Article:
6) Not hoping our society stays sick, but investing in R&D to find cures and preventions. As we saw recently with the H1N1 flu virus, diseases are constantly changing/mutating so there will always be a need to change with them. As for banks, of course one of their streams of income is interest. That's what makes them a bank. If its the money being "created out of nothing" that bothers you (and I admit, it bothers me too), then the banks are no more to blame than the person/company that receives the loan and then passes the money along through purchases or paying employees. The banks aren't the ones running the printing presses.
10) Because of the current economic conditions, there are some opportunities out there. I'm guessing the context of this quote was more about seizing on opportunities to expand markets, develop new products/services, etc., not just to go out and spend, spend, spend.

Anonymous said...

William James:
The greatest discovery of our generation is that human beings can alter their lives by altering their attitudes of mind. As you think, so shall you be.

Anonymous said...

1. Recover: to bring back to normal condition or position. What is this country's normal position? Before last September it was to consume instead of save. After September the public held onto its money and we are now seeing some of that money being spent (I believe on smaller ticket items and DIY). Also, if you're following cyclical history I hope it is on bubbles because our economy is based on manipulation and not fundamentals.
4. I don't believe your assertion that there's a huge amount of wealth being transferred. Are you talking depleted investments? Devalued cash? Businesses? I agree that spending (debt) is what drives our economy and I'm declaring that it isn't right. Debt is slavery.
6. Are you kidding with R&D? Pharmaceuticals originally imitated the healing properties of plants. You can't patent a plant. If it can be synthesized it can be patented and sold. If people aren't sick or choose herbal/natural remedies then the drug makers can't collect any money. It's all about money. As for the banks: they are to blame because what they are doing is fraudulent (ever heard of counterfeitting?). I believe we need a system of credit to run our economy but I believe that banks are inherently unethical (ever heard of fractional reserve banking?). The banks don't run the printing press because they keep accounting entries.

Anonymous said...

As for William James: has he ever read Alice in Wonderland or watched the movies Network or The Matrix? Reality looks strange to many people.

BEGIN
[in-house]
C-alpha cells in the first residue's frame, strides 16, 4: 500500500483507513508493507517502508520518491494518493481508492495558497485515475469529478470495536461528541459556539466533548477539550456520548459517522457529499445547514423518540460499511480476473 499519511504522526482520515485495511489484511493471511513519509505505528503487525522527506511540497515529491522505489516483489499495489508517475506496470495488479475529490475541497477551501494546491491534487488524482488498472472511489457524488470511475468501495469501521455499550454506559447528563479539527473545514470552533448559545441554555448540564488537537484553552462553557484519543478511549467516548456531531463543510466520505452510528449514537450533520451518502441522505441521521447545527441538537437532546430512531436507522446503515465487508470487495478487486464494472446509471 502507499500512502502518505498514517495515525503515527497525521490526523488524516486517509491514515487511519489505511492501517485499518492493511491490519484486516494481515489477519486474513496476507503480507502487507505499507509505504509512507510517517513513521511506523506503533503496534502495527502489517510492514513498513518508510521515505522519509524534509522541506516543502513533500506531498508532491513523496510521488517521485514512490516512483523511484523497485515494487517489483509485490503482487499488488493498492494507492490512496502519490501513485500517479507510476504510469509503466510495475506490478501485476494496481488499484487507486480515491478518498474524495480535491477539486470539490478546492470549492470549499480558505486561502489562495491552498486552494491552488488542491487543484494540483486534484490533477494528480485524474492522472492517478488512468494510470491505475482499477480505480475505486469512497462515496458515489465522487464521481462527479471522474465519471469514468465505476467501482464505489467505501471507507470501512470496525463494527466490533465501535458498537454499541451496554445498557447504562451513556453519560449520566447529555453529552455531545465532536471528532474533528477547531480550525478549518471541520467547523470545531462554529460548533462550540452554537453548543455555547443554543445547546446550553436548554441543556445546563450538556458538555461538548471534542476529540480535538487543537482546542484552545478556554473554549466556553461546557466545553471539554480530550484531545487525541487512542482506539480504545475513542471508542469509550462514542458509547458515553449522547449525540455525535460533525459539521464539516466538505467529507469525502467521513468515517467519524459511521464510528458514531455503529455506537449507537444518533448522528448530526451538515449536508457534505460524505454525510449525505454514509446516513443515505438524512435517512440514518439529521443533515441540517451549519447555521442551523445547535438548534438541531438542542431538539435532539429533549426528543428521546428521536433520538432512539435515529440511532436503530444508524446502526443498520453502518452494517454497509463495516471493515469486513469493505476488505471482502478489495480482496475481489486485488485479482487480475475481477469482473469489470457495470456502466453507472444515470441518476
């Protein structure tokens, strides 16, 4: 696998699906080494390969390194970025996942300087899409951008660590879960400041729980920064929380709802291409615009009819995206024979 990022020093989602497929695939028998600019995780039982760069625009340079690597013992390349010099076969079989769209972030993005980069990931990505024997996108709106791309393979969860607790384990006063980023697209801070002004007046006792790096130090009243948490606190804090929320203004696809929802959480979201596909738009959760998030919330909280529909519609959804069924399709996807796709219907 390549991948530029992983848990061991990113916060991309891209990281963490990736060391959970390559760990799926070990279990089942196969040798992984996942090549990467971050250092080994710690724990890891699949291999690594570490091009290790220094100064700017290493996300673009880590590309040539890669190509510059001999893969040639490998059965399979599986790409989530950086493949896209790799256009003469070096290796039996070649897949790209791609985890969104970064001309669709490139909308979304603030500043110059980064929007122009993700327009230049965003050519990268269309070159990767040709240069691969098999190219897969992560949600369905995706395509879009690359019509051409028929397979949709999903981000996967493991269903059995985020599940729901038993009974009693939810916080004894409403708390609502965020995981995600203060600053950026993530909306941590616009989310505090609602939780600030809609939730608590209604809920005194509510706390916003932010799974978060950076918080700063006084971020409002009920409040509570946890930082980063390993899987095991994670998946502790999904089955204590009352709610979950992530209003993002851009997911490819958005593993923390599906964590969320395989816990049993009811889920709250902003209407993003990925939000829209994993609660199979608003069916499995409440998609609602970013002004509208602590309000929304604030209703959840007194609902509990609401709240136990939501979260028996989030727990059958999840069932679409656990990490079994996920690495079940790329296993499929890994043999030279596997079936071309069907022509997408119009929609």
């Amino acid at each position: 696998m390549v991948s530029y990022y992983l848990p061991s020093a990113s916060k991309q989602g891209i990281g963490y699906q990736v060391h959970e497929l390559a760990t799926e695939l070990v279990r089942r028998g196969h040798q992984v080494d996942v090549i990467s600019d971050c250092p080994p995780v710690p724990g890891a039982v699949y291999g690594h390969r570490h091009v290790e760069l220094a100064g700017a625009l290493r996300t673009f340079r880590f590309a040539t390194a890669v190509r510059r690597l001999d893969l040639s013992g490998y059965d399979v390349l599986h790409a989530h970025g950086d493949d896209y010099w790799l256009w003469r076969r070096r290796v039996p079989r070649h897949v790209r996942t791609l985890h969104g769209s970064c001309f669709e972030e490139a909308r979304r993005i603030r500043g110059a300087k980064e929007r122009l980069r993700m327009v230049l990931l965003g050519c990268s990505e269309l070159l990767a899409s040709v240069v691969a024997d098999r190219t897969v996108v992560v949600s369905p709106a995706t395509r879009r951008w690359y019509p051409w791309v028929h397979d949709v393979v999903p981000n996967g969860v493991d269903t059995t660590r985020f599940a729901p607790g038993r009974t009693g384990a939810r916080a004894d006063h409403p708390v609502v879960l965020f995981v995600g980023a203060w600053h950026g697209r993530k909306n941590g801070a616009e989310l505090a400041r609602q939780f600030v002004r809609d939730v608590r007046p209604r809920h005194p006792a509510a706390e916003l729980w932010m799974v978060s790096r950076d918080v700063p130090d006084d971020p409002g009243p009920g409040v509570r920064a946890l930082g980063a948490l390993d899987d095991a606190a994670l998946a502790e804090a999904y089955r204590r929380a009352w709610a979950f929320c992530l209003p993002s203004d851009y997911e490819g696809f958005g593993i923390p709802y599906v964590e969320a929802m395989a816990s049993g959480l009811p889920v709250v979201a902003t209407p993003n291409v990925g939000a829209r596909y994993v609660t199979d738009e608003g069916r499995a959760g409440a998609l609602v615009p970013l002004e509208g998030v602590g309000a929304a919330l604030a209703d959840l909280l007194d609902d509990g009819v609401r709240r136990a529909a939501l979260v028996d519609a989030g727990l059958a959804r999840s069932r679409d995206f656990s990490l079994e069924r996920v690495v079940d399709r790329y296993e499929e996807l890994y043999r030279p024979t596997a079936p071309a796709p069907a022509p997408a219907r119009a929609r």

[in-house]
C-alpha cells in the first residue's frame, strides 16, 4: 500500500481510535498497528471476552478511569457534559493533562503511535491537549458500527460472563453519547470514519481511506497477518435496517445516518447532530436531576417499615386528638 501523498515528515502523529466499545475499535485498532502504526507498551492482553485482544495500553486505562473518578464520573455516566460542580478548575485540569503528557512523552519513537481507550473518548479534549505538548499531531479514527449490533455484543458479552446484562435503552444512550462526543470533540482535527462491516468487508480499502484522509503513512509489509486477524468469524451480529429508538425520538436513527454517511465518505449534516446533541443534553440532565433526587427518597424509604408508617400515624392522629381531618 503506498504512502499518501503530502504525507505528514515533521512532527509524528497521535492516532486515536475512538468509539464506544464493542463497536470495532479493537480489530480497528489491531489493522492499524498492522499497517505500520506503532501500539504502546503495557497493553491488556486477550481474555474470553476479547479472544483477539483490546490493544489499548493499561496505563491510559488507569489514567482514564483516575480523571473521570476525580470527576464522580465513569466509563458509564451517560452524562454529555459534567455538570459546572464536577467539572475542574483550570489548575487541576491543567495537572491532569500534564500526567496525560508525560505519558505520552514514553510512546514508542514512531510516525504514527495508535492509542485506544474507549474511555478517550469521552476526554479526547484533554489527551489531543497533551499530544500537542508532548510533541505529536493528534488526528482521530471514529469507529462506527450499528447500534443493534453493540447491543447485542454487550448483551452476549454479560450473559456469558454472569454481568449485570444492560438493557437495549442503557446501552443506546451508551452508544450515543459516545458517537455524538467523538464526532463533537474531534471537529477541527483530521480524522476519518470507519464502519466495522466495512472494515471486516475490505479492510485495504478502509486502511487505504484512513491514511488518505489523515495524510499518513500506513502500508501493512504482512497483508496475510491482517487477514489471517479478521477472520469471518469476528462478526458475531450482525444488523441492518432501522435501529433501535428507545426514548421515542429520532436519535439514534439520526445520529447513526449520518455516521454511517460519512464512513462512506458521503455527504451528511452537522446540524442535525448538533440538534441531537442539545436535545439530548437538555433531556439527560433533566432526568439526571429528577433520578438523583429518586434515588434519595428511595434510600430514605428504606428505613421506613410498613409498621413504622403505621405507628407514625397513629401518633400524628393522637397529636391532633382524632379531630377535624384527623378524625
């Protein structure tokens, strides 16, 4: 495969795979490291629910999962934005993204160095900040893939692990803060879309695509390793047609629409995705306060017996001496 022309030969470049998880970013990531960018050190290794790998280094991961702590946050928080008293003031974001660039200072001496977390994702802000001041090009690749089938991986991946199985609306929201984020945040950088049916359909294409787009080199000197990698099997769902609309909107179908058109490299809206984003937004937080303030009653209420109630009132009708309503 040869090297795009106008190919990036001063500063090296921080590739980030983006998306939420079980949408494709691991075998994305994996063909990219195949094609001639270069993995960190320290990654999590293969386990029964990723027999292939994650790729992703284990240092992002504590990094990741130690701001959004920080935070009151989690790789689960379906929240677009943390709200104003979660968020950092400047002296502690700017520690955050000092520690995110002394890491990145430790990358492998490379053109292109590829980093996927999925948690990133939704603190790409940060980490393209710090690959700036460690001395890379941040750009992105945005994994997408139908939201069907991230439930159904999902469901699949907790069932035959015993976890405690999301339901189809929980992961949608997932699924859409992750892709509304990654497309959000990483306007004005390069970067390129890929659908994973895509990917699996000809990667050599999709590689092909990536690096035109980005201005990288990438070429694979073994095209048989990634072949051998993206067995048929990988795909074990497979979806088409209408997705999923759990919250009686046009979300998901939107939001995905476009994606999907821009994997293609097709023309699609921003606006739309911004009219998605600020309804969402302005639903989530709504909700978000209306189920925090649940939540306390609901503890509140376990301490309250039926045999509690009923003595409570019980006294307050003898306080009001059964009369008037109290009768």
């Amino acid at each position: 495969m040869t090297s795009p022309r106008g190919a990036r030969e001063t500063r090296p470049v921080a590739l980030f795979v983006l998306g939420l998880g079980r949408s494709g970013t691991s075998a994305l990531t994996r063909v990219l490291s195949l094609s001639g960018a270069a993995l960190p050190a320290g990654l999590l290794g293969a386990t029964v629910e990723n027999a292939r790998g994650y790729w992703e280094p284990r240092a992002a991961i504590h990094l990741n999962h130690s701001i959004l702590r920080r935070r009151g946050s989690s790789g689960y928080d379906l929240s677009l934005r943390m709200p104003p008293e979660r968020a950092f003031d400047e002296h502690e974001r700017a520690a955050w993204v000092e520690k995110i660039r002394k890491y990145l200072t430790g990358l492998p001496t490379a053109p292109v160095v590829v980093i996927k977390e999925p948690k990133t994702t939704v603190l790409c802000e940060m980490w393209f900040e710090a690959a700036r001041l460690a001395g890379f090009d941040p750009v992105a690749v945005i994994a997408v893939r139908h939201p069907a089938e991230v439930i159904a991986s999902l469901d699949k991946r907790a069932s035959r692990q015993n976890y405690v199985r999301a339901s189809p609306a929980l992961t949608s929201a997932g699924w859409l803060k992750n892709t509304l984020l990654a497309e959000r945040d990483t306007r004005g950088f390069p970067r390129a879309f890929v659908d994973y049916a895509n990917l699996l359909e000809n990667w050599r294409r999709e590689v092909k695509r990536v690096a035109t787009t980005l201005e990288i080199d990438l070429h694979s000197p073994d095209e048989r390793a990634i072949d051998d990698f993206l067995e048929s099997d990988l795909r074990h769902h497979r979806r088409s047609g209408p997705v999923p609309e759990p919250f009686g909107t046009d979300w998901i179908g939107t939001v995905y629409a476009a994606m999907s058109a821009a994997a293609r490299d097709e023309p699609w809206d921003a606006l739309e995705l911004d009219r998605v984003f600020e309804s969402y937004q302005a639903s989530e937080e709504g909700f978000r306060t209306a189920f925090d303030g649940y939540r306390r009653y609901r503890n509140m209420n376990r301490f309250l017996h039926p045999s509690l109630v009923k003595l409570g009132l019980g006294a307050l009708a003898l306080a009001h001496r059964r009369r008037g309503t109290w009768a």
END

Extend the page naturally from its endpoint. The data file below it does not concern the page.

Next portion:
jrm said...

1) I would argue that the "normal position" of the economy is 3-4% annual GDP growth and 4-5% unemployment, amongst other measures. Our type of Economy has evolved several times over the last 200 or so years, Agrarian, Industrial, etc. The most recent was a more service-based economy with less manufacturing and with growth mainly driven by consumer spending. I would not call that normal, just the latest iteration in a series of changing economies.
Yes, the government does try it's best to manipulate the economy. But the cycles still cycle. The intervention may accelerate or extend certain phases of the cycle or may delay another phase from starting. And maybe most of the bubbles and troughs are a direct result of the intervention. Eventually, though, the cycle cycles and we realize there are things we just can't control.
4)Debt is a tool. Agricultural businesses are a prime example of this. How is this type of business expected to get it's crop planted and pay for the inputs and labor needed to produce that crop when it won't see a dime of income for 6, 8 or even 10 months or more? Now, I won't argue with you that consumer and business debt got out of hand in recent years, and too much debt is not sustainable (which has me worried about our current government situation). But there are times when some debt is necessary, both for economic growth to occur and for living standards to increase.
6) First off, you can patent a plant. I've paid royalties on many. But you are right, it is about the money. Even if there were an herbal/natural remedy to every ailment, the sheer magnitude of the growing operation needed to raise that many plants to produce the current volume of pharaceuticals is unimaginable. So synthesized chemical combinations are most likely cheaper, easier to control, as well as easier to patent.
What exactly are banks doing that is fraudulent? Fractional Reserve banking has gone on for hundreds of years. Maybe the level of those reserves a bank must hold should be brought back up, but I don't see what's unethical about it. Interest isn't an entitlement, it's what the bank pays you for the ability to use your money you deposit with them. If they couldn't use your money, banks would be nothing more than big safe deposit boxes and would probably charge you for keeping your money safe.